We went up to Owen Sound and Collingwood this weekend to check out the Tall Ships 1812 Tour. This turned out to be a very popular event. Owen Sound was sold out with 6000 tickets sold to see the ships and the wait in Collingwood after purchasing tickets was at least an hour. With that number of people we chose to veiw from afar. This is the Pride of Baltimore II is a reproduction of an 1812-era topsail schooner privateer docked in Owen Sound. I will post more shots later this week.
A lone kayaker paddling into the sunset. What a wonderful way to shake off the tension and worries of the day. You can almost feel your blood pressure go down just watching the rhythmic motion of the paddle.
Sailing out in the middle of Lake Huron gave a unique perspective of the storms that were passing to the south of us. These huge storm clouds would surge high into the sky quite rapidly. It makes one marvel at the amount of energy it must contain.
Sailing to Little Tub Harbour Tobermory, we passed by the lighthouse at the entrance of Big Tub. It was a warm day the the swimmers were testing out the cool water.
Sailing on up lake Huron this summer I took this sunset shot. The colours blend together nicely with this paint filter. Dynamic auto painter creates some beautiful effects with lots of control.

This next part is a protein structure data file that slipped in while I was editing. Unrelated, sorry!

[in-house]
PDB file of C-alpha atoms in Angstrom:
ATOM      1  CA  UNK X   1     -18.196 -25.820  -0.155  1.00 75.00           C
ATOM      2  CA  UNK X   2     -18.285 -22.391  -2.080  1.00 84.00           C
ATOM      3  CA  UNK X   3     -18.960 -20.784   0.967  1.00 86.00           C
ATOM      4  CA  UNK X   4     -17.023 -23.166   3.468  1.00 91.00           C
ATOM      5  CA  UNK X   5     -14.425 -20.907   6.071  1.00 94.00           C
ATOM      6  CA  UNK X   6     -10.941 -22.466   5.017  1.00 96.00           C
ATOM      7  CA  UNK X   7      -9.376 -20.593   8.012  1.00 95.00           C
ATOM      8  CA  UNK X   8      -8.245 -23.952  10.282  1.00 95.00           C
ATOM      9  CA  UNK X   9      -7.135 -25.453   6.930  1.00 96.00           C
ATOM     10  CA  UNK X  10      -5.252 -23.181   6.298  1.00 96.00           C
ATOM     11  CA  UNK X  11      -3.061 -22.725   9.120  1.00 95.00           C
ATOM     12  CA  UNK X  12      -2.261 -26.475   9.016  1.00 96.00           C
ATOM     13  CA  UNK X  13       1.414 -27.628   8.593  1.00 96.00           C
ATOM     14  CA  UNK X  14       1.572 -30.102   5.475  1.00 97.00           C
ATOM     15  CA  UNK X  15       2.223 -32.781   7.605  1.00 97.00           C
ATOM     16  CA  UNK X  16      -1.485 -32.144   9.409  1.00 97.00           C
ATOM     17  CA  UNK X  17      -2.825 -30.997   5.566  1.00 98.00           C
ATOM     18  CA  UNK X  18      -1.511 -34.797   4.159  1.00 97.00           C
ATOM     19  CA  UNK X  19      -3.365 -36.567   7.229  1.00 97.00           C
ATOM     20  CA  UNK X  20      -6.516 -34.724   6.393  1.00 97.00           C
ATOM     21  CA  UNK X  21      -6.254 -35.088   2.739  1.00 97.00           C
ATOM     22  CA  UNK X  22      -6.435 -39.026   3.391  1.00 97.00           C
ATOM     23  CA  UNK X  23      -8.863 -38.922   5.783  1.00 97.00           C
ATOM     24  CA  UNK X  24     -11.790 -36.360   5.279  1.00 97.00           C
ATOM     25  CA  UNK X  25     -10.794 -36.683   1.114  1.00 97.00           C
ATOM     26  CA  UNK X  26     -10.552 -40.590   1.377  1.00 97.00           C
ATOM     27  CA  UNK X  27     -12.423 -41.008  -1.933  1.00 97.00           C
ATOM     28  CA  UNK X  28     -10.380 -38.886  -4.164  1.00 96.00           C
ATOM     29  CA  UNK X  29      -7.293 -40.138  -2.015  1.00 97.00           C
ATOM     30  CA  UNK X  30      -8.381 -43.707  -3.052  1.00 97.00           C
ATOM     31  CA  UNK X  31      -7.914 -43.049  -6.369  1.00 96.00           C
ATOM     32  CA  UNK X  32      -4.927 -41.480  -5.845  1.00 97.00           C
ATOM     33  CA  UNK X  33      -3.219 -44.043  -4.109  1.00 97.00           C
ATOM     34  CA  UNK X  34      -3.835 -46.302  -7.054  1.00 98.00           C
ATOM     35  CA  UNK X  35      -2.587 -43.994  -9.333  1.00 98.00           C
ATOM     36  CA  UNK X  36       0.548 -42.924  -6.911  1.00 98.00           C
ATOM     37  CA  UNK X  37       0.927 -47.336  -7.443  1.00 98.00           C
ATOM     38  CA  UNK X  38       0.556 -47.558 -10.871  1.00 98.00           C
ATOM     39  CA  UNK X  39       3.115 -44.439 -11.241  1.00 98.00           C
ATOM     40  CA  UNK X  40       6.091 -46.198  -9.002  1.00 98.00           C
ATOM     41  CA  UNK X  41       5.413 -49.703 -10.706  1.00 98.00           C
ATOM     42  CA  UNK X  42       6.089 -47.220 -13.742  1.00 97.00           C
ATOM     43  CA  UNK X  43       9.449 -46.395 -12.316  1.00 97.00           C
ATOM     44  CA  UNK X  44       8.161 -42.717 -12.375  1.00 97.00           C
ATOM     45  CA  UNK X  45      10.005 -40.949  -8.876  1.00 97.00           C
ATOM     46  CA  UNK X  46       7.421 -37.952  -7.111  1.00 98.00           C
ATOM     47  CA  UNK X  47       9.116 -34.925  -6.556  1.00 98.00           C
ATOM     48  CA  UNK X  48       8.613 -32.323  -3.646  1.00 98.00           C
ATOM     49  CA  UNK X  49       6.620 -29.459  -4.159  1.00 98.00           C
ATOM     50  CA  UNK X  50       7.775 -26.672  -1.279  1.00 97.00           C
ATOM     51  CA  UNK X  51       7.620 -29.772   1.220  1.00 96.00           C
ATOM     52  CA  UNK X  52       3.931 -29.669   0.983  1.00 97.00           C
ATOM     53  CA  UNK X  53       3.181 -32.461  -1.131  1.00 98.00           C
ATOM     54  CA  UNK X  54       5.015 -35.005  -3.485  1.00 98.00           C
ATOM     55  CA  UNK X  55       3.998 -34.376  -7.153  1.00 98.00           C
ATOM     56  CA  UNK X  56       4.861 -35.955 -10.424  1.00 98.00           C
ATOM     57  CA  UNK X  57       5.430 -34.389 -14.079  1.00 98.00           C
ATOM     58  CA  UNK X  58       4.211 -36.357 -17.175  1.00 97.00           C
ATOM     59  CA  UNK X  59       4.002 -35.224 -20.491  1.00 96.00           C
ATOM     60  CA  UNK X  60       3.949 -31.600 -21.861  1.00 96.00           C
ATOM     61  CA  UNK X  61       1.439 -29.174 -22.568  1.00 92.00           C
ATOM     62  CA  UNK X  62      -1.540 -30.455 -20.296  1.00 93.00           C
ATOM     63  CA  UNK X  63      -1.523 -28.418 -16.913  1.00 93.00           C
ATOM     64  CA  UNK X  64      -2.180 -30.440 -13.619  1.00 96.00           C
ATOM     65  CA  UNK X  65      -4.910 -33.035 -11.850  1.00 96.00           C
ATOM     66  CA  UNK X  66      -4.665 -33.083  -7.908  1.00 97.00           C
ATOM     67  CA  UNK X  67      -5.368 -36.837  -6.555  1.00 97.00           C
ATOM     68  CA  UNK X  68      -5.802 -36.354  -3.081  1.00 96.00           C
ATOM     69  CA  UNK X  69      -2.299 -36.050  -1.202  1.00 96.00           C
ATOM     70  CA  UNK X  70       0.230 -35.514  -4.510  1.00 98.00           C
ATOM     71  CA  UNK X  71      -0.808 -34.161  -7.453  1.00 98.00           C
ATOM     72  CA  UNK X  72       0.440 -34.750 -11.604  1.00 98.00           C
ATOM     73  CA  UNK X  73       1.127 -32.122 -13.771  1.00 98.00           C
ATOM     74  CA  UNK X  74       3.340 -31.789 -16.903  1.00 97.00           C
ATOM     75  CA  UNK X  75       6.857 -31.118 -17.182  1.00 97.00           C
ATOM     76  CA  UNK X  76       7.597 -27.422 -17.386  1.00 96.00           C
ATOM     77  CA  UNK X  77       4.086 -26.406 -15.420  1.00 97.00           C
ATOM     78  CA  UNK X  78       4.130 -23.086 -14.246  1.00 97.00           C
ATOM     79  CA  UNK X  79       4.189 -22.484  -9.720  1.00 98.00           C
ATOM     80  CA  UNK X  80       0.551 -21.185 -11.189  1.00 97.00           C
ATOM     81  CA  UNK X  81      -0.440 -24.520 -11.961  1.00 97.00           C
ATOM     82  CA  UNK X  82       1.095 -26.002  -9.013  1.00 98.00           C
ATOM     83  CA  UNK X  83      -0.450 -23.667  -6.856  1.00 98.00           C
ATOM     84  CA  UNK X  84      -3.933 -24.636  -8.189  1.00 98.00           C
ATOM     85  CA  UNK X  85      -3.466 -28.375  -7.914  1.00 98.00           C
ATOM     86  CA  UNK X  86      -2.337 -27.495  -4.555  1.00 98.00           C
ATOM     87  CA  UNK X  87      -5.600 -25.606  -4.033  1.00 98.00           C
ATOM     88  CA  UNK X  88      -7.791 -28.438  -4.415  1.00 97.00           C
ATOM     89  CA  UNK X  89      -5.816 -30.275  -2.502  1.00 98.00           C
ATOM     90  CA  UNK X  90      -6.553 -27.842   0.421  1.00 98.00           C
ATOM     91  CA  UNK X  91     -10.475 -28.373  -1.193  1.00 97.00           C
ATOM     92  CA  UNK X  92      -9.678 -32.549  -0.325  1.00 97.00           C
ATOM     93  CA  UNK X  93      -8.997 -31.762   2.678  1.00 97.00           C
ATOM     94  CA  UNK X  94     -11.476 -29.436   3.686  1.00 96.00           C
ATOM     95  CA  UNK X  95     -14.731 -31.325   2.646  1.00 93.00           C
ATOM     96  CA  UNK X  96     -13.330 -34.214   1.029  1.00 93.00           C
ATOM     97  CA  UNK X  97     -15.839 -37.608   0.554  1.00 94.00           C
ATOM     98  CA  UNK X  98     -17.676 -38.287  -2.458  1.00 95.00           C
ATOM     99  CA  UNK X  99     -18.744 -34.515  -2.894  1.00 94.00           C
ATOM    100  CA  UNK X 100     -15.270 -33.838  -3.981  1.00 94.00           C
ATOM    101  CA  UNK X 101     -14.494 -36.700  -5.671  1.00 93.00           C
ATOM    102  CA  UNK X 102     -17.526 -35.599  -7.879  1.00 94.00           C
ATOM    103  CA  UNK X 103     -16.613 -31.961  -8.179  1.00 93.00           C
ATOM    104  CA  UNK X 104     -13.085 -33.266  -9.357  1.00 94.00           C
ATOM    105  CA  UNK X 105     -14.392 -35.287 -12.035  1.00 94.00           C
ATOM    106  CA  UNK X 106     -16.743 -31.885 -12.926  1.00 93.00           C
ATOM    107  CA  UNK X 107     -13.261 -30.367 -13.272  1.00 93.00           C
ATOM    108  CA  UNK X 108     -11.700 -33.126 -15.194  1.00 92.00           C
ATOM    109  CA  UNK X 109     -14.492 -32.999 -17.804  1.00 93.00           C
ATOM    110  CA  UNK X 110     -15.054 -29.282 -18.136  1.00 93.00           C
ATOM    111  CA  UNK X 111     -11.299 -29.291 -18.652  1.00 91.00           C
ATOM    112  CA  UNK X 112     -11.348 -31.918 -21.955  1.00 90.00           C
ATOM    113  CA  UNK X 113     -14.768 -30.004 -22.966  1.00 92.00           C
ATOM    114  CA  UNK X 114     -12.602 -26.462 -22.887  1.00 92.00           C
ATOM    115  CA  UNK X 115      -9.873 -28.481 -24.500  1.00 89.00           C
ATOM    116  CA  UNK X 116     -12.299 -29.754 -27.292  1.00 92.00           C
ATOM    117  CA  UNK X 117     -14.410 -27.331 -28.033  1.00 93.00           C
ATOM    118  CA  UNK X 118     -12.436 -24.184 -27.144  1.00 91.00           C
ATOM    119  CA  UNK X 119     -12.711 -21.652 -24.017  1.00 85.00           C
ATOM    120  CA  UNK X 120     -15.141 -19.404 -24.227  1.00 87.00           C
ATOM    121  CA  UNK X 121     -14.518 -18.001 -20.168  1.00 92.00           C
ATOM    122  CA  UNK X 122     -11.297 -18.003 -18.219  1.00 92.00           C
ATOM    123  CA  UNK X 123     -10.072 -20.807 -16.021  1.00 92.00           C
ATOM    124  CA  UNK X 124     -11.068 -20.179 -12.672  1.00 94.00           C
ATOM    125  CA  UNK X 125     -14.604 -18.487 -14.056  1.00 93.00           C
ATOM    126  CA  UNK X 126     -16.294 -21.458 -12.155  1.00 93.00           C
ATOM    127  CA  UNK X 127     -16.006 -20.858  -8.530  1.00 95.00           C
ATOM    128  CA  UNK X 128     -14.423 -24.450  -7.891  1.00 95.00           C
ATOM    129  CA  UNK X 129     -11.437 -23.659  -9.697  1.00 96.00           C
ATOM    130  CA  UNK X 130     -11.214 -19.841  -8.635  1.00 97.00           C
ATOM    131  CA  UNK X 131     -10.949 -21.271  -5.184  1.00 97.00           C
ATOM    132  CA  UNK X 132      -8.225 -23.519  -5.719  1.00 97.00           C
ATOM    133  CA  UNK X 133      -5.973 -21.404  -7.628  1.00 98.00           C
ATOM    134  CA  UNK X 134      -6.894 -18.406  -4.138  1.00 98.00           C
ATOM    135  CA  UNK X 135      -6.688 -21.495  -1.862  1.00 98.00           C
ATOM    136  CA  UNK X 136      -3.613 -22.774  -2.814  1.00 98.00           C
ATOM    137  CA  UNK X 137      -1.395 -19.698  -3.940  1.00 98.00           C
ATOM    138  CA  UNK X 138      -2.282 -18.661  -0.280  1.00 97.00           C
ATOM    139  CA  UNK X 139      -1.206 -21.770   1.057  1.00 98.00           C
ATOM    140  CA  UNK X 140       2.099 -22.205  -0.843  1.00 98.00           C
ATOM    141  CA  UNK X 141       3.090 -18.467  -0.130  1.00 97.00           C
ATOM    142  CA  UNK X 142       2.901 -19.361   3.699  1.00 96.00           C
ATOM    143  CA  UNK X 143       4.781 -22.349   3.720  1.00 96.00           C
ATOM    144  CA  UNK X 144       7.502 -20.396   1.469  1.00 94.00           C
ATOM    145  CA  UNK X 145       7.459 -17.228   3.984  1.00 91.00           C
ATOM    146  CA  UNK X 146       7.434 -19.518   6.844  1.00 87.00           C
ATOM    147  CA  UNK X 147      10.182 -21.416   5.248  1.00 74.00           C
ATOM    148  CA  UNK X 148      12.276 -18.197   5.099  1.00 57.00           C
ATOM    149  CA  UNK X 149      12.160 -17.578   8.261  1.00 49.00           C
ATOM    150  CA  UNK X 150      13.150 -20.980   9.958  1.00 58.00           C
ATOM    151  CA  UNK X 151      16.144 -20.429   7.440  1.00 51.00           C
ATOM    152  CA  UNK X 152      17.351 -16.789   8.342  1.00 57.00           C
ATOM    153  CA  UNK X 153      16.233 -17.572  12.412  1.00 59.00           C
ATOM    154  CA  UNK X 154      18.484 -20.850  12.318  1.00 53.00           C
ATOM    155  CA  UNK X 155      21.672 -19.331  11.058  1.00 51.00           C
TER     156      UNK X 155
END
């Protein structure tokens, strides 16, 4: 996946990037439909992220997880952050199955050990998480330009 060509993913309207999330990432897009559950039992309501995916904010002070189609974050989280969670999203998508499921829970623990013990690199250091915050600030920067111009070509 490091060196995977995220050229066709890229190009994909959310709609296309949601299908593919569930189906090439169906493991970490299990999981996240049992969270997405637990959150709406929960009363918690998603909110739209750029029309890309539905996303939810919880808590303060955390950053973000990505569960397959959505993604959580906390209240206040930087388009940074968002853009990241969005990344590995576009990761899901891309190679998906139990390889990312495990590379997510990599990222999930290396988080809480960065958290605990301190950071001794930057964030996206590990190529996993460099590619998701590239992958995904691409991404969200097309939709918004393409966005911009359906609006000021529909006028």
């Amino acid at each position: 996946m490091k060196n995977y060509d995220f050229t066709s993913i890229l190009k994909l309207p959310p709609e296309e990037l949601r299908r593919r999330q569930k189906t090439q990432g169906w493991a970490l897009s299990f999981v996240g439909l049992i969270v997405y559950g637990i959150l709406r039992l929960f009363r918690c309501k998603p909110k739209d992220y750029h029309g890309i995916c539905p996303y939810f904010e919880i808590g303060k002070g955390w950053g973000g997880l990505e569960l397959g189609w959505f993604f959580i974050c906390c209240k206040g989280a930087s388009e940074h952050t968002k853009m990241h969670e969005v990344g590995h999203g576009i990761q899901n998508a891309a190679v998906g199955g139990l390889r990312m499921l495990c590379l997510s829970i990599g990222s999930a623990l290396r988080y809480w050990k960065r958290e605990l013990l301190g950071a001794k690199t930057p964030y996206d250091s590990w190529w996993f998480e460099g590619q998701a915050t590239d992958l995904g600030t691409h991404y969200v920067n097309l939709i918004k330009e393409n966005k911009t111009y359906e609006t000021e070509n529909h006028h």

I came across this tomb stone in a cemetery in Toronto. The inscription struck a chord with me. I think it reflects what a lot of us may be thinking about our life and faith.
The St. Jacobs area is well known as a Mennonite community. As I was driving out of town the other day I saw this young lad raking the hay so I had to grab a shot.
The Royal York Road United Church in Toronto has a beautiful Sanctuary with blend of wood, brick and stone. We attended a memorial service here for my wife’s Aunt. It was a beautiful service in a beautiful church.
This shot is a vertical pano made up of three, three exposure HDR shots processed in Photomatix and the panorama merged together in Photoshop
Standing in the lobby of St. Michael’s Hospital in Toronto is this statue of St. Michael as a symbol of hope and healing to all that visit. Several weeks ago my Sister and her husband were in a motorcycle accident and ended up in the trauma at St. Michael’s. This unit is one of the best in the country and we are fortunate that they got and continue to get excellent care. My Sister is still in ICU due to some lung issues but is progressing. Her husband is doing well and has been transferred to Bridgepoint for rehab.
Here is some interesting history related to the statue from the Hospital web site.
For almost a century the statue of Saint Michael the Archangel has graced St. Michael’s as a symbol of hope for employees, patients and their families. The artist and date of creation of the statue are unknown, but the name of ‘Pietrasanta’ chiselled on the back of the statue indicates the stone is from the same quarry in Italy where Michelangelo procured the marble for his famous ‘Pieta’.